(trailer here), which opens in New York this Friday.
In the tradition of Dr. Richard Kimball, Samuel Pierret is the wrong man—an innocent man. He also happens to be a nurse’s assistant with a very pregnant wife. After saving the life of a thug convalescing in his hospital, Pierret receives a grim ultimatum—either he delivers his shady patient, stone-cold safecracker Hugo Sartet, or he will never see his wife alive again. Pulled into a wider criminal conspiracy, Pierret learns Sartet’s kidnapping accomplice is the least of his concerns. A battalion of crooked cops are out to them both deader than dead.
There is something refreshingly old school about Blank. Rather than try to dazzle viewers with huge special effects spectacles or outlandish stunt work, Cavayé earns his thrills the honest way, forcing his characters to jump from ledges, bluff their way out of tight spots, and run for their lives through the streets of Paris.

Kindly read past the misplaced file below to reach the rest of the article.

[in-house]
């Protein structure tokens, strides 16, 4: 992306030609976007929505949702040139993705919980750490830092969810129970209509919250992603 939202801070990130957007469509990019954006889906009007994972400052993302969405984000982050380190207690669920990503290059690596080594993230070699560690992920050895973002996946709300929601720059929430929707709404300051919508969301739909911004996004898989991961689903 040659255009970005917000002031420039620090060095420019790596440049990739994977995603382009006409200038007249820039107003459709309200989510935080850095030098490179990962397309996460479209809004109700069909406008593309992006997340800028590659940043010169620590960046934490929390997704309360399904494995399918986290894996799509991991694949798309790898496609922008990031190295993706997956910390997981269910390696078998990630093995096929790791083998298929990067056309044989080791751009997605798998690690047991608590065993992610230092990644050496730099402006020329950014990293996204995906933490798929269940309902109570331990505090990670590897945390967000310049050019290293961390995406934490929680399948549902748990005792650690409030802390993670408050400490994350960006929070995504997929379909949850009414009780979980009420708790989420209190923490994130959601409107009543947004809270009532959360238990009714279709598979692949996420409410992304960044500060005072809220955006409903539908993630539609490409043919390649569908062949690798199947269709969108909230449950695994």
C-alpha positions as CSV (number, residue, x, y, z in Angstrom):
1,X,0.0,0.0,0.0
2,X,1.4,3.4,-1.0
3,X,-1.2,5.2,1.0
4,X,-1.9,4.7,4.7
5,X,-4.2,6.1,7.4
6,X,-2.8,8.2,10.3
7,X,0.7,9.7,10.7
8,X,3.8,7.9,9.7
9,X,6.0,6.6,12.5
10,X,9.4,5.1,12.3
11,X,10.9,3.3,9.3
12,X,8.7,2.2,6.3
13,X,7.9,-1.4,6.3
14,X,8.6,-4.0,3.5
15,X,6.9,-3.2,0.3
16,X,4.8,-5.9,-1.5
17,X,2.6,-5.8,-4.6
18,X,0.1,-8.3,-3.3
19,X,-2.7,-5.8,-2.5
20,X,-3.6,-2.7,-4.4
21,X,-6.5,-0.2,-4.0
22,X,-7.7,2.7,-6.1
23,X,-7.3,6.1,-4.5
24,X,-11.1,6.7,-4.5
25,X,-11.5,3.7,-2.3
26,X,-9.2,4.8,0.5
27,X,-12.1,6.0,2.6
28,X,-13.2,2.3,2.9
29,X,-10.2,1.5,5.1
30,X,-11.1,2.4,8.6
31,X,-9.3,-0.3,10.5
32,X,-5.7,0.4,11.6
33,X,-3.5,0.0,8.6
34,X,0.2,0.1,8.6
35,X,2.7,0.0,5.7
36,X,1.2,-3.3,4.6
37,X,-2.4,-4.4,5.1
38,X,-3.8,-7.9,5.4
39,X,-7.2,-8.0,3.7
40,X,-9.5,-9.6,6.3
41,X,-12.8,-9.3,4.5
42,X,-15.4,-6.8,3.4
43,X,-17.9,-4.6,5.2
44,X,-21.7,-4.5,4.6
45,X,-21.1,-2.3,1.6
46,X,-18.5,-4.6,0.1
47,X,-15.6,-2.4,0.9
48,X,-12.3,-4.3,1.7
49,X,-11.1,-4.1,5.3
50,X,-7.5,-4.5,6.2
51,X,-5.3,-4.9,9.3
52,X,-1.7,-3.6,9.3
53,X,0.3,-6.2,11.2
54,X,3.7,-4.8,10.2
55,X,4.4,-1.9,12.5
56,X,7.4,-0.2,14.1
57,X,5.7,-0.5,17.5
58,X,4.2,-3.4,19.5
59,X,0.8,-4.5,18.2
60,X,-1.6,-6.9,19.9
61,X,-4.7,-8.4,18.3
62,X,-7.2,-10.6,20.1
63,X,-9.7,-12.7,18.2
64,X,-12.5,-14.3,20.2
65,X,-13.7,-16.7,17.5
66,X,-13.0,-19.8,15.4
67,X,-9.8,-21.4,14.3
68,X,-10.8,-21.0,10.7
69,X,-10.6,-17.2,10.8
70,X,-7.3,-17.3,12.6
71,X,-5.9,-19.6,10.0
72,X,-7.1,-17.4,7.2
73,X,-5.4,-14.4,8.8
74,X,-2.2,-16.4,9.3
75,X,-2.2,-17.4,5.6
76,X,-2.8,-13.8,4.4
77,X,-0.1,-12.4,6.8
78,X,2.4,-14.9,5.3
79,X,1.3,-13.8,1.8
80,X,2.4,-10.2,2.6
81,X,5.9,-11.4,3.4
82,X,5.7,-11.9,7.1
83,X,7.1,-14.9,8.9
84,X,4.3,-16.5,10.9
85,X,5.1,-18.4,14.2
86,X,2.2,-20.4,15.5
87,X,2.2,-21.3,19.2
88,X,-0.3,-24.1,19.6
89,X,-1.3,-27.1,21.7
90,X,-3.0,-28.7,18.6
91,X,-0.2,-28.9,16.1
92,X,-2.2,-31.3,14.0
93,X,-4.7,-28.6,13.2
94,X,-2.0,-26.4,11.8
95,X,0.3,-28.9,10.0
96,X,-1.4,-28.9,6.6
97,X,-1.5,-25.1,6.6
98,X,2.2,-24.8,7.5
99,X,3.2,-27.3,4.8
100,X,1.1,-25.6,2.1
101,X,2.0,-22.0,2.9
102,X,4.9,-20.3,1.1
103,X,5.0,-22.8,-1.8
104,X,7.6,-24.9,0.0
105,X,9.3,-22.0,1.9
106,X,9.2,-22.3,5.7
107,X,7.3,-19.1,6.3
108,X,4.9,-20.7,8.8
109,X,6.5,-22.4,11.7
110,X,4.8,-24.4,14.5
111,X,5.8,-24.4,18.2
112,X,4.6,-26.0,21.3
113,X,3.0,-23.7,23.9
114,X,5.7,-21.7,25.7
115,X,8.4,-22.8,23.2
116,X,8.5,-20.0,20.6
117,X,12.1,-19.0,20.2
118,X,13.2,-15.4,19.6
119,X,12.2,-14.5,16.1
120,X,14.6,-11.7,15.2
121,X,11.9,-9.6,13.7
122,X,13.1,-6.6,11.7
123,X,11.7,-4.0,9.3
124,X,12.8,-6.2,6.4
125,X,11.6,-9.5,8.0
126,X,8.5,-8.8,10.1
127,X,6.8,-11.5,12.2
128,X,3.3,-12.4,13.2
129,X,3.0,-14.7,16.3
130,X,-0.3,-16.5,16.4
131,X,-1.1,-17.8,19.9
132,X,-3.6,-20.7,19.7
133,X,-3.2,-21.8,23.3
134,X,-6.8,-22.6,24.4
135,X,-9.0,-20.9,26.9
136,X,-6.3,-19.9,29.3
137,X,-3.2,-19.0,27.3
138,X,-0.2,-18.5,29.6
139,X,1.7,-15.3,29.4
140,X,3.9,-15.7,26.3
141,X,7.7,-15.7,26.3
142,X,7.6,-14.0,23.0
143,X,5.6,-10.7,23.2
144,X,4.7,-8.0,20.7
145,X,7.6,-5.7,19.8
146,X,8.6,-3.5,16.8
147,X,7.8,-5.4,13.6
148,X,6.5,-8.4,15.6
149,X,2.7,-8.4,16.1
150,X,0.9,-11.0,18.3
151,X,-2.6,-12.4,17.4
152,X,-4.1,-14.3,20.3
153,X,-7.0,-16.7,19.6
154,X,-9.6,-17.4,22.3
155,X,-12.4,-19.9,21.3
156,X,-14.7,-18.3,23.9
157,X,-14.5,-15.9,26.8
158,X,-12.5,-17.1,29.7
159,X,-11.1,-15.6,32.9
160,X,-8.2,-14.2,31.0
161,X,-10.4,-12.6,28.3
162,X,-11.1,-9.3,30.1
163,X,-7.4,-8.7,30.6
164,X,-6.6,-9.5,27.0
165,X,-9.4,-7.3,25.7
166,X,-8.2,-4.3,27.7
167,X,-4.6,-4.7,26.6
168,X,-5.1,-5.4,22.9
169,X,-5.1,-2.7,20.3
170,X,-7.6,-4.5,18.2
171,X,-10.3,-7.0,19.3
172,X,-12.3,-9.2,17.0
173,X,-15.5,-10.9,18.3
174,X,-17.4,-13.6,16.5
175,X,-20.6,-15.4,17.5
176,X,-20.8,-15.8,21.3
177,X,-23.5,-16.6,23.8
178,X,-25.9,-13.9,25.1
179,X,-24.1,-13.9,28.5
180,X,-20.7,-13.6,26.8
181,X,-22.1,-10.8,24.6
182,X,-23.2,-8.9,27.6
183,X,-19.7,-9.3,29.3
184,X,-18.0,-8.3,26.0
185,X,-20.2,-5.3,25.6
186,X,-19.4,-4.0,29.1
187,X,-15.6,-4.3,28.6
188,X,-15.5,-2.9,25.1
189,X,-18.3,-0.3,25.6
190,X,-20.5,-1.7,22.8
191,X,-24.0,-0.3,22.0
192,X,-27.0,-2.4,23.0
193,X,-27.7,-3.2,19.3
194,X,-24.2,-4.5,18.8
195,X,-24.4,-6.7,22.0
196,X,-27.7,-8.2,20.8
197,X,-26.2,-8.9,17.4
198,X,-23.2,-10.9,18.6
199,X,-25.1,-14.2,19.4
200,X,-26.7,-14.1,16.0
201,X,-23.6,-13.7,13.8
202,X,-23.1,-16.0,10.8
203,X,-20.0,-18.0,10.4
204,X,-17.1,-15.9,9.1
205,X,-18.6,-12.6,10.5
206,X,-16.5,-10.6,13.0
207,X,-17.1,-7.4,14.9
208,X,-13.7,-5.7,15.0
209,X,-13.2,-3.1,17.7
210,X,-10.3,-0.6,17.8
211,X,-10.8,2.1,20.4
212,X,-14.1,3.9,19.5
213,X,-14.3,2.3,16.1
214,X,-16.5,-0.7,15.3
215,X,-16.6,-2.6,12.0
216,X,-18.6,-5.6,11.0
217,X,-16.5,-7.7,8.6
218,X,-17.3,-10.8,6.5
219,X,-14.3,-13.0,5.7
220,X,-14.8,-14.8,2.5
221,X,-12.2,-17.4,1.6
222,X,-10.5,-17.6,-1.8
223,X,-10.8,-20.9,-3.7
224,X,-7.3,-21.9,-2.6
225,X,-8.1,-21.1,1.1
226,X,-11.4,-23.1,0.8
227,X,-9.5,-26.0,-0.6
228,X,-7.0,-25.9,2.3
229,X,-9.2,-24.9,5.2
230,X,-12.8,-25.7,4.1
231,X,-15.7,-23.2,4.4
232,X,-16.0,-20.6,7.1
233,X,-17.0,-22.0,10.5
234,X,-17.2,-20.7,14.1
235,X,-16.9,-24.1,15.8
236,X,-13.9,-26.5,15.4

A versatile actor, Lellouche makes a credible wrongly accused everyman in the Hitchcockian tradition. However, the film really belongs to Roschdy Zem as Sartet. Those who bemoan the paucity of masculine movies stars need to check out his filmography. Quietly intense and smoothly charismatic, Zem makes a killer noir anti-hero, occupying that rare cinematic zone of true moral ambiguity. As Sartet, he exemplifies screen presence. Overdue for international stardom after memorable appearances in films like Outside the Law, 36th Precinct, and The Girl from Monaco, Blank should finally settle the matter.
Cavayé also earns breakout props for Blank. Tightly paced and sharply executed, it is quite an agile thriller, even showing the occasional flash of mordant wit. He also demonstrates a legitimate talent for choreographing near riot scenes, deftly balancing the mass chaos with the need to show the characters’ action with clarity.